A few observations and remarks from yours truly would include…

Peter Graves is a real S.O.B. here and deserved way worse than anything the script dealt him by the fadeout. It’s also interesting to note that on the blu ray from T.T. the A&E Biography episode on Wagner is included and was of course narrated by Graves. 

There’s a scene here that reminded me of the infamous scene in Tarzan and His Mate featuring some underwater frolicking between Wagner and Moore. In the end it’s no where near as racy or as titillating as when Johnny and Maureen took to the waters in black and white. Wagner and Moore would be reunited in 1956’s Between Heaven and Hell.

I also wanted to point out that the score by Herrmann couldn’t help but remind me of the music he’d put to Journey to The Center of the Earth 6 years later in 1959. While watching Reef I was instantly reminded of Journey’s score and just to be sure I checked to see if Herrmann did both films and sure enough I wasn’t imaging the similarities. 

Reef had fallen into public domain years ago so it’s always been an easy film to locate in bargain bins but I’d question the quality you might be paying for. I guess that’s why I’ve ignored a second viewing for years. I believe I saw this as a youngster on TV and now that it’s had the blu ray treatment I felt it was time for a revisit.

11 Comments »

  1. I remember being bored senseless on the only occasion when I saw this film. Nevertheless, it remains vivid in my memory – a strange paradox! I like Terry Moore (I used to have a friend who was mad about her), but have always thought Wagner had all the appeal of a dish of melting vanilla ice cream. As to Gilbert Roland, he was a fine actor – and I do urge you to see him portraying an Englishman (!) in: ‘Our Betters’ (1933), based on the play by Maugham. Beg, borrow, steal – or, if you must, buy a copy. (Maugham never fails to entertain – and his novels and stories evince a penetrating understanding of the human animal.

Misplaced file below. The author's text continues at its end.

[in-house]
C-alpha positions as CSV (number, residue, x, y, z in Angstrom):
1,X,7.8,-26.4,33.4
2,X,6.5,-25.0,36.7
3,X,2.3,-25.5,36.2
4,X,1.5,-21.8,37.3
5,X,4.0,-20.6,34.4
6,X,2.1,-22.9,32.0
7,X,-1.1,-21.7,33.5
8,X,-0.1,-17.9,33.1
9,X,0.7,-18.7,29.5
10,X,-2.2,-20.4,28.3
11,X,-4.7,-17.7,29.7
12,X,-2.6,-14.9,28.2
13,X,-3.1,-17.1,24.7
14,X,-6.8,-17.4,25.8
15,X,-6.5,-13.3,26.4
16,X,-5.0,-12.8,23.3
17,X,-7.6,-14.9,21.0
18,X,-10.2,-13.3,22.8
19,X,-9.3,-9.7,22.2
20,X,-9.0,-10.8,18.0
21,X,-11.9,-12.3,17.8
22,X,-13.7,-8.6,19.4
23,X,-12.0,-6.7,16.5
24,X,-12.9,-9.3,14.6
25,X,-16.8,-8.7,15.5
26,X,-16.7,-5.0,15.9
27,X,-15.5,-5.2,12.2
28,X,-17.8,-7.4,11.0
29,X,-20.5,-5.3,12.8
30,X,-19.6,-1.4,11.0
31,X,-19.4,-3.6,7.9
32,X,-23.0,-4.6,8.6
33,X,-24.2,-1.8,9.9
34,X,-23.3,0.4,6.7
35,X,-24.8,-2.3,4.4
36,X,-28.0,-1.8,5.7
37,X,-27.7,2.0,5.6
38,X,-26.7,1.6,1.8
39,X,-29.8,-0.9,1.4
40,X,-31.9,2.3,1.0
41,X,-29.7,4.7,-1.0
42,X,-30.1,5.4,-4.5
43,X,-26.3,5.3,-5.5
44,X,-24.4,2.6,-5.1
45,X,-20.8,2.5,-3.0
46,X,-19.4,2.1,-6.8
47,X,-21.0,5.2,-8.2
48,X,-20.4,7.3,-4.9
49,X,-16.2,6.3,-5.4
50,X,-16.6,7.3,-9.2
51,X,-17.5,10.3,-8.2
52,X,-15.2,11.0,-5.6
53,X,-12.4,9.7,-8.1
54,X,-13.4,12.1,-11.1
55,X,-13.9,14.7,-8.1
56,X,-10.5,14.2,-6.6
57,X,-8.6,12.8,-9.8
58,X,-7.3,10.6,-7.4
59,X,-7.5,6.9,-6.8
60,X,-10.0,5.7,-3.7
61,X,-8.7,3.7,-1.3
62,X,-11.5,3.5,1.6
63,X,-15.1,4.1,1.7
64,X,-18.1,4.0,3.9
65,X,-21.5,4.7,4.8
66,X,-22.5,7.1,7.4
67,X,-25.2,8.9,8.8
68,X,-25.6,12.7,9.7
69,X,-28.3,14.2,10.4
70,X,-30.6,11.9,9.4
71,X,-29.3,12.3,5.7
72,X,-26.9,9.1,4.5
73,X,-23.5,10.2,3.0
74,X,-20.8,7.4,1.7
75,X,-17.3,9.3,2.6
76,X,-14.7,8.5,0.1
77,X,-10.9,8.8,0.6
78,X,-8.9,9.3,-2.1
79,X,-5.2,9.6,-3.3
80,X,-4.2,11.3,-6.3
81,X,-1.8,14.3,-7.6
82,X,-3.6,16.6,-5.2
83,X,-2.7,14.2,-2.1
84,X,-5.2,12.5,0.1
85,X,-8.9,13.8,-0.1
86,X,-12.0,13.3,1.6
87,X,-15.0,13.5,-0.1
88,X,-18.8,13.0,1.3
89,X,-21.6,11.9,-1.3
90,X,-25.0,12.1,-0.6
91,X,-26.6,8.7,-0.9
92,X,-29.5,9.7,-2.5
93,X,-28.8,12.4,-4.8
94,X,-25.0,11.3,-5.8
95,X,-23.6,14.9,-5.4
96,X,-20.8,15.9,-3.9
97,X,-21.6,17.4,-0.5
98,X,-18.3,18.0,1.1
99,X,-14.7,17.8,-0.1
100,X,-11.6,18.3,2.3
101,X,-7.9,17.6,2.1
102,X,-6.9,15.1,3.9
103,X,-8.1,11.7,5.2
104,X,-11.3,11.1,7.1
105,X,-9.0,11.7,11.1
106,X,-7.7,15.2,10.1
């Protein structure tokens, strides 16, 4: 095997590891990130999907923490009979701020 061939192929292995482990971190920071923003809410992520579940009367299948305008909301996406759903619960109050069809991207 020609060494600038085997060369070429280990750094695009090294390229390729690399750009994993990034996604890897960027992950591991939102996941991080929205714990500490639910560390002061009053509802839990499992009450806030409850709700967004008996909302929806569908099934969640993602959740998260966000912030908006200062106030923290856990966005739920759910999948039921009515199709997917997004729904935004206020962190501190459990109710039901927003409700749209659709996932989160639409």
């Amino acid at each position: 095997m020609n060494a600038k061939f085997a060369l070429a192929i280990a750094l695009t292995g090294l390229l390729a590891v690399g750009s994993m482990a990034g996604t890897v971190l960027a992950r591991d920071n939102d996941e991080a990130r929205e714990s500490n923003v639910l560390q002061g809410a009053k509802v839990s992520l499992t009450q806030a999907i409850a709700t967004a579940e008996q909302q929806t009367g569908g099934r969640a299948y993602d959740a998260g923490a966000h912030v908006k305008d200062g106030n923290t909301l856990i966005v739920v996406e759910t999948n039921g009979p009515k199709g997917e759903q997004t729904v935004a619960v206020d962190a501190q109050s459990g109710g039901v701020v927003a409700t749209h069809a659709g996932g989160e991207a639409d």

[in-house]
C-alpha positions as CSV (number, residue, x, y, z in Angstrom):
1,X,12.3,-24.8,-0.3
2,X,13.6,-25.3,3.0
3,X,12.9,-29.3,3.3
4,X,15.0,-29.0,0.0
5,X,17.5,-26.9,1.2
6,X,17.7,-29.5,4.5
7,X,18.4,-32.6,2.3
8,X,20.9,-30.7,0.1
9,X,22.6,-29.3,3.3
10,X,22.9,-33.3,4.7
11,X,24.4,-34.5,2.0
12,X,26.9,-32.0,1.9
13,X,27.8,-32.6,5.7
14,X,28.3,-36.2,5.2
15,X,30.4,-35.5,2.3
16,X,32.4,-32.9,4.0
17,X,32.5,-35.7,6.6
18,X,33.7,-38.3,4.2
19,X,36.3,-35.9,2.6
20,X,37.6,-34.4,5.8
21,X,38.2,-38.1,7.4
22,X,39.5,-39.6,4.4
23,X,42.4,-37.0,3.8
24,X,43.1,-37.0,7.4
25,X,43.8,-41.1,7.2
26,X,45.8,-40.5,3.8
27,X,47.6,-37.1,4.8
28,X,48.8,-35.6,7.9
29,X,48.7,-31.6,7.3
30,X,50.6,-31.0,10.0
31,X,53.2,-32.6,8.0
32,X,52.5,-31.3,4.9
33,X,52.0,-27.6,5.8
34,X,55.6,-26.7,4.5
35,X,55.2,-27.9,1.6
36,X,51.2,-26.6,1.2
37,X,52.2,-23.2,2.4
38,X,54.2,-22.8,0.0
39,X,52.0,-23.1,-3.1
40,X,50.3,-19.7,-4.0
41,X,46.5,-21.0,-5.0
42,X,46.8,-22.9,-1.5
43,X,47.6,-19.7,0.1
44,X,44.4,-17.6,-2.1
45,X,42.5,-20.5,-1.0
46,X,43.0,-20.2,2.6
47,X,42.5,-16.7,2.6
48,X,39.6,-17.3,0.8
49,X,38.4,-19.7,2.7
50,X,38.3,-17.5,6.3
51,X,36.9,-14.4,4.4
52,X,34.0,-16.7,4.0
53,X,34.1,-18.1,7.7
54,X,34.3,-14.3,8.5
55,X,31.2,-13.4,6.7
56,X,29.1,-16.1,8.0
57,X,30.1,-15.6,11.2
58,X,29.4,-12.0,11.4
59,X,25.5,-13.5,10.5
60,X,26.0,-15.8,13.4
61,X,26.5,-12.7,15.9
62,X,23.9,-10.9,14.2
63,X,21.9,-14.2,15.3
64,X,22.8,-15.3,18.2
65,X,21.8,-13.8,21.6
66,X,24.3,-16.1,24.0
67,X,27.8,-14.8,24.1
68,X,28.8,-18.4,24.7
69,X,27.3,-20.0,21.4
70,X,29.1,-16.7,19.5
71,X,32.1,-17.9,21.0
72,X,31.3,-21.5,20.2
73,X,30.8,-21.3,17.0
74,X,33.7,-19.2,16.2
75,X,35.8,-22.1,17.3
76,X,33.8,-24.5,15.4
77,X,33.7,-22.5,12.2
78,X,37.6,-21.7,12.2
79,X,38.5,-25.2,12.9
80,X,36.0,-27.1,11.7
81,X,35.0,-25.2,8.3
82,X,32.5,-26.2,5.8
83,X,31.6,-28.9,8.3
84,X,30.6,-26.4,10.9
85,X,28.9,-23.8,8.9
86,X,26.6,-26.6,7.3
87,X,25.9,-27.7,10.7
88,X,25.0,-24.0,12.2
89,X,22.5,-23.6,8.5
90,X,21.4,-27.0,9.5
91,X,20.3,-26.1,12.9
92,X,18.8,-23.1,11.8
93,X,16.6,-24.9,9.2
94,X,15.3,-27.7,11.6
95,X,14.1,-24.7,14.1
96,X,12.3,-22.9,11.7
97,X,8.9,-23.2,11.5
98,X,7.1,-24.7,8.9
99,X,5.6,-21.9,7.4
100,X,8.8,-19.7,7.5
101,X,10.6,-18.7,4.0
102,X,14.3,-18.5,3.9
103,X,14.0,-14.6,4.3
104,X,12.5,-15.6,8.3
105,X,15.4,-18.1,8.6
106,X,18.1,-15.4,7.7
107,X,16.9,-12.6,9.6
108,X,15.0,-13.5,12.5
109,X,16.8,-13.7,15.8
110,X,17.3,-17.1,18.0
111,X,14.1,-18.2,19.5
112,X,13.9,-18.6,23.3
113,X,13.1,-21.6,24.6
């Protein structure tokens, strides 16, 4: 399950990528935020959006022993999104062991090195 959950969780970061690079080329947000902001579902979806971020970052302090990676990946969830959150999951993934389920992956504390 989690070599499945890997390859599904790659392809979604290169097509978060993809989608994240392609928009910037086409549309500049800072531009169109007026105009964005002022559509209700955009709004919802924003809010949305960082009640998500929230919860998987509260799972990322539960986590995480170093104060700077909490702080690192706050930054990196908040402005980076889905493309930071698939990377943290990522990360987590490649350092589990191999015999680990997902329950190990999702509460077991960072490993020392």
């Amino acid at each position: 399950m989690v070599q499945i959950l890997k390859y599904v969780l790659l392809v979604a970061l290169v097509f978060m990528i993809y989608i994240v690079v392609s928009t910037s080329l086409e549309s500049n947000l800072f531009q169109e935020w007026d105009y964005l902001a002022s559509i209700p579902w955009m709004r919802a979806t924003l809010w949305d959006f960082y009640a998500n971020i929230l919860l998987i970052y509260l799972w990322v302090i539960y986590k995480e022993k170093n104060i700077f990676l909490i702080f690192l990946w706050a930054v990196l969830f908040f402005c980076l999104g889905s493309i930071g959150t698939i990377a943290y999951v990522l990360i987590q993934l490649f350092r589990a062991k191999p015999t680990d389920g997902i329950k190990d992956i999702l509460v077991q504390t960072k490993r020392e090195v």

I saw Wagner on the stage, some years back, in a production of: ‘Love Letters’. His flat delivery cast a pall over the evening.

    • I can see that with Wagner. He really has little range but it’s hard to argue the fact that he’s been on the go for years and done well for himself. Especially on TV when I was a youngster.
      Just looked up that Roland film… an Englishman named Pepi D’Acosta! I’ll be on the lookout for it.

  2. Interesting you should see similarities in the Herrmann score for this and Journey to the Centre of the Earth. The same applies to On Dangerous Ground and North by Northwest. Oh well, he was stealing from himself! I love his music.

  3. Good review–I’m always up for praising Roland, Naish and Novello (love him in “The Lost World”) and of course Herrmann. I’d like to see this in Blu Ray, bet it’s a dazzler. Tough time often with RW and CAN NOT abide Terry Moore–one of the all-time worst. That music alone is worth it.

  4. The back up cast definately lures you to watch it. Saw it on the big screen as a young boy. Gilbert Roland always infectious on the screen. Cinemascope and technicolor boosted the appeal of this film at the time opening during the 50s. Best regards.

  5. Got be the most action-packed film ever going on that amazing poster artwork!! 🙂
    How great to see Robert Wagner so young. I think the earliest I’ve seen him in was The Mountain with Spencer Tracy and he played a bit of a plonker. Did love him as Number Two to Dr Evil hehe amongst other things. I will keep an eye out for this for a weekend matinee style film. Yeah bet the Cinemascope looks amazing on Blu-Ray